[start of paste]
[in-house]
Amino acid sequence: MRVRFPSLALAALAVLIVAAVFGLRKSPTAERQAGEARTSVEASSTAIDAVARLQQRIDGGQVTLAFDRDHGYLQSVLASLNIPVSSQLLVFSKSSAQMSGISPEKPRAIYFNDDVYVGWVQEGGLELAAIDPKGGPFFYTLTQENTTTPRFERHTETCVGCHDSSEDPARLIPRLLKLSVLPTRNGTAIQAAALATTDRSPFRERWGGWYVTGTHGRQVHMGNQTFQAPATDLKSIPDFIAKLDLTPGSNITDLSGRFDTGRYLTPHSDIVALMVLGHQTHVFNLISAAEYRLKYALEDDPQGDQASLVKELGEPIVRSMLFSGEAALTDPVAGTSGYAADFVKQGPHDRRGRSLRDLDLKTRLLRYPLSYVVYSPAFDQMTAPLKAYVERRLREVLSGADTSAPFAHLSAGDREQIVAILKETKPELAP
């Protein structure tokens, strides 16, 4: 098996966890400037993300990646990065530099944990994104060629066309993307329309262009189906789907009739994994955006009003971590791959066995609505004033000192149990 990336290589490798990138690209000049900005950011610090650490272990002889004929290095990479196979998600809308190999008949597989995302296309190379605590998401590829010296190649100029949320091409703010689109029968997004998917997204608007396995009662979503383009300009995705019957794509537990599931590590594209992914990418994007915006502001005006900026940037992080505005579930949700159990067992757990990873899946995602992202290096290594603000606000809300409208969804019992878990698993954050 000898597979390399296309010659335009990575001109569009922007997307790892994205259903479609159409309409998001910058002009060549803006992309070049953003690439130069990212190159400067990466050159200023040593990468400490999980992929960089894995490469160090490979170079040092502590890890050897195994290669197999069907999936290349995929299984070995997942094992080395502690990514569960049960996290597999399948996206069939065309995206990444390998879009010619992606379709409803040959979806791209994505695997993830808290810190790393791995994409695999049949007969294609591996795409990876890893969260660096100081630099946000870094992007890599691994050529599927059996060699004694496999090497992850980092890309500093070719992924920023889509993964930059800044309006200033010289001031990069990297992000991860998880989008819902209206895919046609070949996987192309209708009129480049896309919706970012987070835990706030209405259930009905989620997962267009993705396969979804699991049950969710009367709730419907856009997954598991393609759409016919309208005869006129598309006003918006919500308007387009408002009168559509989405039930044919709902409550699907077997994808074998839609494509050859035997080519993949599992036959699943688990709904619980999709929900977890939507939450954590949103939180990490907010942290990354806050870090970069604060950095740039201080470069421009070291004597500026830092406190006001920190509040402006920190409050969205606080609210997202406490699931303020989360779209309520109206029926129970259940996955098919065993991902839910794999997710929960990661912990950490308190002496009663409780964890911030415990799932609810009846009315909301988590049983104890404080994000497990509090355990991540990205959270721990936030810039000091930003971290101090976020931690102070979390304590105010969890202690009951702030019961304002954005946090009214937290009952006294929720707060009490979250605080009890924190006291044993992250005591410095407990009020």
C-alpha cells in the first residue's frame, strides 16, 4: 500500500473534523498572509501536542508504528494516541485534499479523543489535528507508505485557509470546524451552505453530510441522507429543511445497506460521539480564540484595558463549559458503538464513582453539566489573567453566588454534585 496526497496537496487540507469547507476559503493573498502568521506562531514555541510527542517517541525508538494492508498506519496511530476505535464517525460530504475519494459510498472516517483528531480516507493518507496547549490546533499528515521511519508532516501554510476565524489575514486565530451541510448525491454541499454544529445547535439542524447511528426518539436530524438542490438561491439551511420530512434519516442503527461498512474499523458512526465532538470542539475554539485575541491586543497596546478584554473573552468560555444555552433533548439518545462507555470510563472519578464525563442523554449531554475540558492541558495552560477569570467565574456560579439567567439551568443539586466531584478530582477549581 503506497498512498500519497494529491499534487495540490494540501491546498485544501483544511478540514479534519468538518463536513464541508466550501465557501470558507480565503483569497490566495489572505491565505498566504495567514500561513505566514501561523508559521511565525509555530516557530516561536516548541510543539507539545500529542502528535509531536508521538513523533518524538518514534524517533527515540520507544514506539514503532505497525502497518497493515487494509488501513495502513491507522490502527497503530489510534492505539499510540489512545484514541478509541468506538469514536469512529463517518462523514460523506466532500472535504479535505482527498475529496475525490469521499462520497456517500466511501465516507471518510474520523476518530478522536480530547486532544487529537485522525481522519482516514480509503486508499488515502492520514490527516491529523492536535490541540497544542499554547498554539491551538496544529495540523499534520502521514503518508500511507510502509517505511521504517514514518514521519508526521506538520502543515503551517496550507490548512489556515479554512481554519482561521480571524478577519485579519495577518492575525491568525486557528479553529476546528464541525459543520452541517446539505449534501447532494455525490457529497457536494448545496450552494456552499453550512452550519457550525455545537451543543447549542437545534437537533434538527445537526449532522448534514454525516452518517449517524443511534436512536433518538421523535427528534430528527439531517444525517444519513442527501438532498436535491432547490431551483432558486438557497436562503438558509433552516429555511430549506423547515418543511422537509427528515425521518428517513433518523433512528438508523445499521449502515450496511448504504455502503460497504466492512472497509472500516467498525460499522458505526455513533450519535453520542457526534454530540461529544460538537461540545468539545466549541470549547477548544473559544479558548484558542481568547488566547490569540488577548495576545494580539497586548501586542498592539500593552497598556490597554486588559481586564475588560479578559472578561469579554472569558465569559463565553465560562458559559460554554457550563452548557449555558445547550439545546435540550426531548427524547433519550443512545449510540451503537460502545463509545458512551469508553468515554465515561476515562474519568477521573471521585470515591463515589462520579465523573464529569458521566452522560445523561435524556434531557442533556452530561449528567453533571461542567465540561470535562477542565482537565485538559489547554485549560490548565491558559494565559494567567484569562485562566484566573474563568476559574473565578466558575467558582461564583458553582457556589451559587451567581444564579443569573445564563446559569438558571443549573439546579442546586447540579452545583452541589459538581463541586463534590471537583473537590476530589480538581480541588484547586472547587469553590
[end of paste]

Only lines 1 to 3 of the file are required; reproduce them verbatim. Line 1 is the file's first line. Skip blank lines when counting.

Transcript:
[in-house]
Amino acid sequence: MRVRFPSLALAALAVLIVAAVFGLRKSPTAERQAGEARTSVEASSTAIDAVARLQQRIDGGQVTLAFDRDHGYLQSVLASLNIPVSSQLLVFSKSSAQMSGISPEKPRAIYFNDDVYVGWVQEGGLELAAIDPKGGPFFYTLTQENTTTPRFERHTETCVGCHDSSEDPARLIPRLLKLSVLPTRNGTAIQAAALATTDRSPFRERWGGWYVTGTHGRQVHMGNQTFQAPATDLKSIPDFIAKLDLTPGSNITDLSGRFDTGRYLTPHSDIVALMVLGHQTHVFNLISAAEYRLKYALEDDPQGDQASLVKELGEPIVRSMLFSGEAALTDPVAGTSGYAADFVKQGPHDRRGRSLRDLDLKTRLLRYPLSYVVYSPAFDQMTAPLKAYVERRLREVLSGADTSAPFAHLSAGDREQIVAILKETKPELAP
């Protein structure tokens, strides 16, 4: 098996966890400037993300990646990065530099944990994104060629066309993307329309262009189906789907009739994994955006009003971590791959066995609505004033000192149990 990336290589490798990138690209000049900005950011610090650490272990002889004929290095990479196979998600809308190999008949597989995302296309190379605590998401590829010296190649100029949320091409703010689109029968997004998917997204608007396995009662979503383009300009995705019957794509537990599931590590594209992914990418994007915006502001005006900026940037992080505005579930949700159990067992757990990873899946995602992202290096290594603000606000809300409208969804019992878990698993954050 000898597979390399296309010659335009990575001109569009922007997307790892994205259903479609159409309409998001910058002009060549803006992309070049953003690439130069990212190159400067990466050159200023040593990468400490999980992929960089894995490469160090490979170079040092502590890890050897195994290669197999069907999936290349995929299984070995997942094992080395502690990514569960049960996290597999399948996206069939065309995206990444390998879009010619992606379709409803040959979806791209994505695997993830808290810190790393791995994409695999049949007969294609591996795409990876890893969260660096100081630099946000870094992007890599691994050529599927059996060699004694496999090497992850980092890309500093070719992924920023889509993964930059800044309006200033010289001031990069990297992000991860998880989008819902209206895919046609070949996987192309209708009129480049896309919706970012987070835990706030209405259930009905989620997962267009993705396969979804699991049950969710009367709730419907856009997954598991393609759409016919309208005869006129598309006003918006919500308007387009408002009168559509989405039930044919709902409550699907077997994808074998839609494509050859035997080519993949599992036959699943688990709904619980999709929900977890939507939450954590949103939180990490907010942290990354806050870090970069604060950095740039201080470069421009070291004597500026830092406190006001920190509040402006920190409050969205606080609210997202406490699931303020989360779209309520109206029926129970259940996955098919065993991902839910794999997710929960990661912990950490308190002496009663409780964890911030415990799932609810009846009315909301988590049983104890404080994000497990509090355990991540990205959270721990936030810039000091930003971290101090976020931690102070979390304590105010969890202690009951702030019961304002954005946090009214937290009952006294929720707060009490979250605080009890924190006291044993992250005591410095407990009020």